In 2006, researchers using data from the OMEGA Visible and Infrared Mineralogical Mapping Spectrometer on board the Mars Express orbiter proposed an alternative Martian timescale based on the predominant type of mineral alteration that occurred on Mars due to different styles of chemical weathering in the planet's past. They proposed dividing the history of the Mars into three eras: the Phyllocian, Theiikian and Siderikan. *Phyllocian (named after :Phyllosilicates, phyllosilicate or clay minerals that characterize the era) lasted from the formation of the planet until around the Early Noachian (about 4.0 Gya). OMEGA identified outcropping of phyllosilicates at numerous locations on Mars, all in rocks that were exclusively Pre-Noachian or Noachian in age (most notably in rock exposures in Nili Fossae and Mawrth Vallis). Phyllosillicates require a water-rich, alkaline environment to form. The Phyllocian era correlates with the age of Valley networks (Mars), valley network formation on Mars, suggesting an early climate that was conducive to the presence of abundant surface water. It is thought that deposits from this era are the best candidates in which to search for evidence of past life on the planet. *Theiikian (named after sulphurous in Greek, for the :Sulfate minerals, sulphate minerals that were formed) lasted until about 3.5 Gya. It was an era of extensive volcanism, which released large amounts of sulfur dioxide, sulphur dioxide (SO2) into the atmosphere. The SO2 combined with water to create a sulphuric acid-rich environment that allowed the formation of hydrated sulphates (notably kieserite and gypsum). *Siderikan (named for iron in Greek, for the iron oxides that formed) lasted from 3.5 Gya until the present. With the decline of volcanism and available water, the most notable surface weathering process has been the slow oxidation of the iron-rich rocks by atmospheric peroxides producing the red iron oxides that give the planet its familiar colour. ImageSize = width:800 height:50 PlotArea = left:15 right:15 bottom:20 top:5 AlignBars = early Period = from:-4500 till:0 TimeAxis = orientation:horizontal ScaleMajor = unit:year increment:500 start:-4500 ScaleMinor = unit:year increment:100 start:-4500 Colors = id:sidericol value:rgb(1,0.4,0.3) id:theiicol value:rgb(1,0.2,0.5) id:phyllocol value:rgb(0.7,0.4,1) PlotData= align:center textcolor:black fontsize:8 mark:(line,black) width:25 shift:(0,-5) text:Siderikan from:-3500 till:0 color:sidericol text:Theiikian from:-4000 till:-3500 color:theiicol text:Phyllocian from:start till:-4000 color:phyllocol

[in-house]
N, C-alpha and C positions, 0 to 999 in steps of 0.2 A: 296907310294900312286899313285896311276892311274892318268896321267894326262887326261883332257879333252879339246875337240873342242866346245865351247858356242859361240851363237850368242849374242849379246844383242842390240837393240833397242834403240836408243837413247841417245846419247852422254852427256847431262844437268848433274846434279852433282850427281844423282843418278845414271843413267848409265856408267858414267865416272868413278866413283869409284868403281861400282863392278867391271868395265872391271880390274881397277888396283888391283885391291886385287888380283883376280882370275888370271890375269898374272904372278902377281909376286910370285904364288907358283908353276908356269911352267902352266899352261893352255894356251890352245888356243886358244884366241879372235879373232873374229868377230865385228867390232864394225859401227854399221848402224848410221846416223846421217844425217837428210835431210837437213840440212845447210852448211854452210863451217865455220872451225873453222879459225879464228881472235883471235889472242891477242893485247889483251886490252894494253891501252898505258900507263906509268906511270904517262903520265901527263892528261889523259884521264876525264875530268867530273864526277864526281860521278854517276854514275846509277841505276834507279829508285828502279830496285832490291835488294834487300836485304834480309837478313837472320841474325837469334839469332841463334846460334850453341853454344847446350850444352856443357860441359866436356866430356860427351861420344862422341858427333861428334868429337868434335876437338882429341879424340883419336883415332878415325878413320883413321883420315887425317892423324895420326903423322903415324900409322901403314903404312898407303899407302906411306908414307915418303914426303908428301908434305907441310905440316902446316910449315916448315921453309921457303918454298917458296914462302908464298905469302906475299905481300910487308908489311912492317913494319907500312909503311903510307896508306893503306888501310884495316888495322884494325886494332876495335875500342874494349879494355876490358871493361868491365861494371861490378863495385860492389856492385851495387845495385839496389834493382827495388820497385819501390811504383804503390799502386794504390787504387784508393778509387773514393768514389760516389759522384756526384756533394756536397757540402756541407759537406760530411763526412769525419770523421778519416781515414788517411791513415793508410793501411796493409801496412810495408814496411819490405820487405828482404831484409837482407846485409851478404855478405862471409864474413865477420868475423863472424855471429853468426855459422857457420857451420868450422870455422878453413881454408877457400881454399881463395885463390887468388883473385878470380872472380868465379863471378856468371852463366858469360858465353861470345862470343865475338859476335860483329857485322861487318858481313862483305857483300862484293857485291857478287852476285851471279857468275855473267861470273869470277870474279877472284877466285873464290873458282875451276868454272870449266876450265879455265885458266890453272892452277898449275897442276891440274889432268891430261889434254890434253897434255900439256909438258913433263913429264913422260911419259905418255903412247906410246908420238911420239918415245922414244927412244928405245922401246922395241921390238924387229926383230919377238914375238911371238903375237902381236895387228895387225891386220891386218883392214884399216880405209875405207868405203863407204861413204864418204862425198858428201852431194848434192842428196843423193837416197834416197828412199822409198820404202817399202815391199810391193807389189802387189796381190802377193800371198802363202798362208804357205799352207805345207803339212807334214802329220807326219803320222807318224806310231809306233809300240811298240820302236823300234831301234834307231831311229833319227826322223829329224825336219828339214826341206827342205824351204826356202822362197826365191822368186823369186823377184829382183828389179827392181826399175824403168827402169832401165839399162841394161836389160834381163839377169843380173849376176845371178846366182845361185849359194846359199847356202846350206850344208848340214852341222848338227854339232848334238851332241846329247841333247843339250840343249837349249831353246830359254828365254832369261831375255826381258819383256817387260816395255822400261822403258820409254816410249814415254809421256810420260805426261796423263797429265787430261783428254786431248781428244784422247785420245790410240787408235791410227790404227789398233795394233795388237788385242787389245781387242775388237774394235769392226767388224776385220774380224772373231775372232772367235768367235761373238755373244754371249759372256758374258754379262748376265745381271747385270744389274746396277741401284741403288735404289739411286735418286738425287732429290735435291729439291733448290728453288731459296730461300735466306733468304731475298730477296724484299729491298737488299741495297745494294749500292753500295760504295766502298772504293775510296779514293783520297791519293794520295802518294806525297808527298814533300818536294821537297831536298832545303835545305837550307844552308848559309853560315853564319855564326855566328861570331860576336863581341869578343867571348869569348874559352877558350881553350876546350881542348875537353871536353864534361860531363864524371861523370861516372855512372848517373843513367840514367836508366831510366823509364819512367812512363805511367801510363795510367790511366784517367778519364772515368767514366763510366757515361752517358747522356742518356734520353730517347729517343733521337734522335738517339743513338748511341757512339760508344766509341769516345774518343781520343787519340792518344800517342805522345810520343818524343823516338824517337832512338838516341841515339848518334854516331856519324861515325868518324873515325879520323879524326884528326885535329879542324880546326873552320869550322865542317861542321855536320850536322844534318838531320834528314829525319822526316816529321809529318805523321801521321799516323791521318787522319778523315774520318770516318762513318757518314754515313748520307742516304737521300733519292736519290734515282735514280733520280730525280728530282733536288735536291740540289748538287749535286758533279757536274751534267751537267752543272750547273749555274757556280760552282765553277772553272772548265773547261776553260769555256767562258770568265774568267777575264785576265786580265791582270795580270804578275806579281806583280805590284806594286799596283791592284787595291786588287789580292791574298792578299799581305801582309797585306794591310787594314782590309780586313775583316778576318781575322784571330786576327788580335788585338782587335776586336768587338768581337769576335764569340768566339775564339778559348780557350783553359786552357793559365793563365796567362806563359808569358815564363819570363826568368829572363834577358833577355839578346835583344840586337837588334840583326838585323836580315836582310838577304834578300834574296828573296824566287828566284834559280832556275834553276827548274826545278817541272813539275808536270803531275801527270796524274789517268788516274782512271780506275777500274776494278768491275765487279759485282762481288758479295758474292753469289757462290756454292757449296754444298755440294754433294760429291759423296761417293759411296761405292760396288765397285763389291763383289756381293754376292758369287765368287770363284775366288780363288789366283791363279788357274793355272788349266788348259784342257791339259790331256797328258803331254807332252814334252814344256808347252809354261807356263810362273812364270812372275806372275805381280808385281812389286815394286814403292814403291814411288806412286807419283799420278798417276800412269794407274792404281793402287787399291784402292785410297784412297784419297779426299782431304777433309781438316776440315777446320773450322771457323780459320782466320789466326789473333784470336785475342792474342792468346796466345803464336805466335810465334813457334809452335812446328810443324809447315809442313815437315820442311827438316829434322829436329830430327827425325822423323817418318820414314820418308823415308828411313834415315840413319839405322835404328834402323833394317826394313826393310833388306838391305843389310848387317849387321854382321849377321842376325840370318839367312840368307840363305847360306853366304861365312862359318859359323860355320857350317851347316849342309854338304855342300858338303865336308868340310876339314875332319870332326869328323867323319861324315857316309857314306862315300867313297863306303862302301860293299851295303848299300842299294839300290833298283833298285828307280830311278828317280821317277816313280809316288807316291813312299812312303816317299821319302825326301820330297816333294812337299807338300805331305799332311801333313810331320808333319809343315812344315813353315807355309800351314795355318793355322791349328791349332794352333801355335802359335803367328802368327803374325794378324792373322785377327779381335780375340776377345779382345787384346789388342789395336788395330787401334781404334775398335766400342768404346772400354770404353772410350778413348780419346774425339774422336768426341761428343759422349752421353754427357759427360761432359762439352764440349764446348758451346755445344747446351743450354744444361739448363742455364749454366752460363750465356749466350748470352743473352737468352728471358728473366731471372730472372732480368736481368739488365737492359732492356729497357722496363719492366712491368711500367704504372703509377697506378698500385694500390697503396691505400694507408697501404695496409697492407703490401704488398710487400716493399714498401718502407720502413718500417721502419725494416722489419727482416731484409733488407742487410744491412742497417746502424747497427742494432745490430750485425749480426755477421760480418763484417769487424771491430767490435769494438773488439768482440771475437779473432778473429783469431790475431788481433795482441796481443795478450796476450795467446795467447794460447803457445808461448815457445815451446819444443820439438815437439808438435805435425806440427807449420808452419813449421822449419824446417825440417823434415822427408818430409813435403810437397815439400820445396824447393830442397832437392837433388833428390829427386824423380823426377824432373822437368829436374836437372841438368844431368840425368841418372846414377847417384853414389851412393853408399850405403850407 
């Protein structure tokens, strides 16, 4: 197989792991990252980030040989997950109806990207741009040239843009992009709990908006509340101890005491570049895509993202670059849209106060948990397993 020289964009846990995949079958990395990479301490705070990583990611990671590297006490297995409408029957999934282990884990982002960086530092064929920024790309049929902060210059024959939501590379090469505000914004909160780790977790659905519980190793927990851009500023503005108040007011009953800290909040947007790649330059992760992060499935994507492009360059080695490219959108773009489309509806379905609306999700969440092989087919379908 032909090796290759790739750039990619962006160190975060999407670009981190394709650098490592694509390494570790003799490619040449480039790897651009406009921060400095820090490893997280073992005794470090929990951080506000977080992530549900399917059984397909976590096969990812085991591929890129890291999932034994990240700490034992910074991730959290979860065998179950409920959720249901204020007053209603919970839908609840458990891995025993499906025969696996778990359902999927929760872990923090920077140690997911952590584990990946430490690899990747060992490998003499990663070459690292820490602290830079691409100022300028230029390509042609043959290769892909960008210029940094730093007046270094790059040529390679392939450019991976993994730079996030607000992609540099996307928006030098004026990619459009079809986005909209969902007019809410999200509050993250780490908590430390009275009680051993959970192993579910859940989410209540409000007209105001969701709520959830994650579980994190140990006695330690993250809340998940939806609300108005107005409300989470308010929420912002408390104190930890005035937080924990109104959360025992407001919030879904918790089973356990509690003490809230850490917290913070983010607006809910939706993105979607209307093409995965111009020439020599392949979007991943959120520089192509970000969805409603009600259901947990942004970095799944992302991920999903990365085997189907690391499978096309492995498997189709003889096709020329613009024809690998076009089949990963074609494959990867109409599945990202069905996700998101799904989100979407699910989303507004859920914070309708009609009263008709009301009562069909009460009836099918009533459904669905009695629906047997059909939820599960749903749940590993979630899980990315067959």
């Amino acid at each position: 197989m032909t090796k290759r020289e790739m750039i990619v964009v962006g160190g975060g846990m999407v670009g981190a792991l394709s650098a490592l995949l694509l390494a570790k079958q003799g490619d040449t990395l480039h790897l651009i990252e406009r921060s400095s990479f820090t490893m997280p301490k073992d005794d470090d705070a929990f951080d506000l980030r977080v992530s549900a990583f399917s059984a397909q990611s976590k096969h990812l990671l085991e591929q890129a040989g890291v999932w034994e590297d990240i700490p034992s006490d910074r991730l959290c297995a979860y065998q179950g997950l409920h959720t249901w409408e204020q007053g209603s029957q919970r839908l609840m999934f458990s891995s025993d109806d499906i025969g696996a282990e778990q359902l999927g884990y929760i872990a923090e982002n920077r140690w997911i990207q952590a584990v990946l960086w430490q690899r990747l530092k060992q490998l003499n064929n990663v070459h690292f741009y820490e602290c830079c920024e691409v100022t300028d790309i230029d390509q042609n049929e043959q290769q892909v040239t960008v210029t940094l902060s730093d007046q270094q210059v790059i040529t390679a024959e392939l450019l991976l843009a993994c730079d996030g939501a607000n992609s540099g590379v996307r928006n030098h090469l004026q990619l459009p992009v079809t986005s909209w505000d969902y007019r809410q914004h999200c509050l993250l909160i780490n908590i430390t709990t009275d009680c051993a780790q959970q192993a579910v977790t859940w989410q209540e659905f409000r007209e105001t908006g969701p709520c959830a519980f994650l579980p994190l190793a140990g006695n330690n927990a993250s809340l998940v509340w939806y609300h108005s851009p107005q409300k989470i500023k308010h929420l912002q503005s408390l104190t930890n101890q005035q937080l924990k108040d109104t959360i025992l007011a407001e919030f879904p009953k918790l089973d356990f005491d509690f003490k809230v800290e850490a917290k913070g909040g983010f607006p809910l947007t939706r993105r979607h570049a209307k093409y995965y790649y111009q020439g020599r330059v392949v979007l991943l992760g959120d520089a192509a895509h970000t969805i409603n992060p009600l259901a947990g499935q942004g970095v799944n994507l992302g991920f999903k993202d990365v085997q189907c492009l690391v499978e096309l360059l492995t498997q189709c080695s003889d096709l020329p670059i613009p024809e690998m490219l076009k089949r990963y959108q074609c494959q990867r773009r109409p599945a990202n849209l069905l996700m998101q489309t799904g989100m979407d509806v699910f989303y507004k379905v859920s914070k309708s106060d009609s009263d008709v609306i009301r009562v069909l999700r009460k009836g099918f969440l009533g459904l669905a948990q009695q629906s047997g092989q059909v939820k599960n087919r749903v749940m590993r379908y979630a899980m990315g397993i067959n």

External links

Mars - Geologic Map
(USGS, 2014)
/ :File:USGS-MarsMap-sim3292-20140714-crop.png, crop / :File:USGS-MarsMap-sim3292-20140714-full.png, full
video (00:56)